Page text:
The acting in Cinderella is incredible. I was thrilled to see several familiar faces from Downton Abbey and Game of Thrones, as well as Holliday Grainger from The Borgias. However, these actors and the ones I didn’t know all excel because they really become their characters. Watching Cinderella, it’s so easy to forget these are even actors re-telling a familiar story. Everyone is really great in this film, and it introduced me to Lily James, now one of my favorites. I also think Cate Blanchett really shines as Cinderella’s Stepmother. I always liked Lady Tremaine in the animated film; she’s pretty but menacing, quiet but stern. At times she seems like any other older woman, but the glare she gives Cinderella is lethal. However, I applaud Blanchett for adding something new to an already menacing, interesting villain. I never thought I would feel sorry for Cinderella’s Stepmother, but as usual, Blanchett delivers. There are two times in this film when I really felt for this character and almost wanted some kind of redemption for her, but ultimately, that would be silly. It’s not her story, and good people simply don’t treat others this way. Cinderella is a more straightforward character, but Lily James is terrific in the part. Her beliefs are steadfast and her emotions tangible. The animated film is a classic, but this is the first time I’ve felt so deeply for the character of Cinderella. Really, though, the masterpiece in this film is Kit and his relationships with Ella and his father, the King. I think that almost anyone would agree that Prince Charming is essentially a prop or prize for Cinderella in most versions of the tale. Not only is Richard Madden infinitely likable in this film, but we get some insight into the kind of King he wants to be and what his father (Derek Jacobi) expects of him. Unlike this year’s Lion King remake, the politics at play in Cinderella exist to develop its characters further, rather than to pad the runtime or make the film seem more adult. Two of my favorite moments in this film are Kit’s first time meeting Ella (not at the ball; more along the lines of Aurora encountering Philip in the woods in Sleeping Beauty) and his final scene with the King.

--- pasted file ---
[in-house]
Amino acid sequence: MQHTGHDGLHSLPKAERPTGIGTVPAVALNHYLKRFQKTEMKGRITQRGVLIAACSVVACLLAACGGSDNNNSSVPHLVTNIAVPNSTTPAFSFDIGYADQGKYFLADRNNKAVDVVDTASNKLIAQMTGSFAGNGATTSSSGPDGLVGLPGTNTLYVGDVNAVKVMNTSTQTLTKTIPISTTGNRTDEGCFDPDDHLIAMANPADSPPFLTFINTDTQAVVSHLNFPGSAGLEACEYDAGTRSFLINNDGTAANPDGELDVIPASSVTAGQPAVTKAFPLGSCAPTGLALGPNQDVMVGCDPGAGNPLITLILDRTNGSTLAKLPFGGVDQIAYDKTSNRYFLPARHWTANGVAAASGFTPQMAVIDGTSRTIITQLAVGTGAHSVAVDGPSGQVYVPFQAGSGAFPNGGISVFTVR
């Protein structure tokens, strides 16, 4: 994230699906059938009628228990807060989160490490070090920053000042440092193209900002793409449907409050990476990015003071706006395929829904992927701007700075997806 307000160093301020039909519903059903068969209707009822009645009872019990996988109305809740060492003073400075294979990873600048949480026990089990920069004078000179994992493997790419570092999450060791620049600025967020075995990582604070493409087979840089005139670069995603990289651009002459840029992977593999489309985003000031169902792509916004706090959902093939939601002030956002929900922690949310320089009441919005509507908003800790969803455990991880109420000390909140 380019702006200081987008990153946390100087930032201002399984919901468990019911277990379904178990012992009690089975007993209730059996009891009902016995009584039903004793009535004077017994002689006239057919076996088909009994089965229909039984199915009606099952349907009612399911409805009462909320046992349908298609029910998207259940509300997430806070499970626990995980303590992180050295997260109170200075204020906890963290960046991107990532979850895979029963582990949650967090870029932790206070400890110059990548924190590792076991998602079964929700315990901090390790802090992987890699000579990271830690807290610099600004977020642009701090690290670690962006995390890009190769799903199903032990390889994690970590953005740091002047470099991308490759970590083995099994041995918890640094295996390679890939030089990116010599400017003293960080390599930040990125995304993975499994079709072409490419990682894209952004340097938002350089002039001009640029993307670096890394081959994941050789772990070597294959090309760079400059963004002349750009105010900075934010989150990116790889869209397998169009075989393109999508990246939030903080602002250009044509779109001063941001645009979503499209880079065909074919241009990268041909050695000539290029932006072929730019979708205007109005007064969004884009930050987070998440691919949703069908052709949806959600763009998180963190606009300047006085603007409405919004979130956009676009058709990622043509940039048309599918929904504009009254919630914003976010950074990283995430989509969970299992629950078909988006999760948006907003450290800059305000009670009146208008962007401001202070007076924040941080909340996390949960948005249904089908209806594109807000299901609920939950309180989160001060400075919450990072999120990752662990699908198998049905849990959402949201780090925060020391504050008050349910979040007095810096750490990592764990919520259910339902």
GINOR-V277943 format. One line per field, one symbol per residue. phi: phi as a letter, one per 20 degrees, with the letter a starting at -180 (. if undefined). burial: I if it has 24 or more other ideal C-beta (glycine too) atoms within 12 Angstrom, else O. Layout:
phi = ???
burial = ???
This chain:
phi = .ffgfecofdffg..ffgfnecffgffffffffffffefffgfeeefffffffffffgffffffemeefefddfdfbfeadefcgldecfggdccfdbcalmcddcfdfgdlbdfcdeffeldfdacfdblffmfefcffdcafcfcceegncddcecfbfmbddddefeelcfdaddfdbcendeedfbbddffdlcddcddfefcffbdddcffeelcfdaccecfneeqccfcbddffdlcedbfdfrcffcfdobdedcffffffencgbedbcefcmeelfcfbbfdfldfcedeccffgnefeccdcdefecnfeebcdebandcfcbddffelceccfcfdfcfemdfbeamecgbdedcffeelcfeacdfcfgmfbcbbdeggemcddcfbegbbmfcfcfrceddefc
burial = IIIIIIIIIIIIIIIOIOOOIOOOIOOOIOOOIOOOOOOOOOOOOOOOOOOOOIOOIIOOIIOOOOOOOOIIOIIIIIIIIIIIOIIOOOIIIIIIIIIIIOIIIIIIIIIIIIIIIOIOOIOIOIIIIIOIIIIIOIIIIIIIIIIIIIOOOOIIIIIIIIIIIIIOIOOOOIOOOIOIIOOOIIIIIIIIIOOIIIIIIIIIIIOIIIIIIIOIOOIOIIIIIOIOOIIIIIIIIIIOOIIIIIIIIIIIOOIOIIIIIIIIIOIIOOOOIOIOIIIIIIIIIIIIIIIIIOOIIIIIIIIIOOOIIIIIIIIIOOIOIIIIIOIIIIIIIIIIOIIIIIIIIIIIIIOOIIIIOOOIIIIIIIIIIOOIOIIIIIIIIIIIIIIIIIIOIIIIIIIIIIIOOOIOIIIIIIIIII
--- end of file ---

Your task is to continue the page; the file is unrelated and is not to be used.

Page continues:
I went to see Cinderella because they were playing the short film “Frozen Fever” before it, but found myself crying with these characters and cheering for them. Unlike most of the Disney remakes, Cinderella manages to add complexity to characters and relationships without diminishing what’s already there. In fact, one of the best things about this film is that it has the spirit of the original but mostly does its own thing. If all or most of the remakes were like this, I think people wouldn’t be nearly as bothered by them. I’d take one Cinderella over ten of Beauty and the Beasts/Lion King/Aladdin any day. If anything, I would have made it even less like the animated version by removing the mice, but that’s really nitpicking. One common complaint I’ve heard about this film is that it’s overly traditional, both in its approach to gender roles and lack of changes to the source material. However, I couldn’t possibly disagree more. This film’s familiar, traditional trappings are like a cool breeze among the sweaty sauna of revisionist remakes this decade.


As for gender roles and Cinderella’s rescue, to me, this is just part of the story. Cinderella isn’t Xena: Warrior Princess, and I find it perplexing that some people would seemingly have her be. One thing I’ve always loved about Disney happens to be something I think others tend to miss. Not only do most Disney movies star female characters, but they’re wildly different from one another. Cinderella is very dissimilar from Belle, who is herself worlds away from Tiana, and they’re all totally different from the timid Jane or the sensual Esmeralda. You have warriors like Kida and Mulan, chief-to-be Moana, and the scrappy-but-determined Eilonwy. In my opinion, one type of female character isn’t good and others bad. Variety is the spice of life, after all. 

Overall, 2015’s Cinderella is my favorite version of the story and one of my favorite movies period. The acting, visuals, music, and dialogue are all pitch-perfect, and perceived plot issues seem to me more like traditional trappings of the genre. If you haven’t seen Kenneth Branagh’s Cinderella, I would recommend whole-heartedly that you check it out at the next availability.

Cinderella (2015)

Plot - 9
Acting - 10
Direction/Editing - 10
Music/Sound - 10
Magic - 10



Cinderella is one of Disney's best remakes but also a great film in its own right. The film's technical aspects are always on point but more importantly, its heart is in the right place.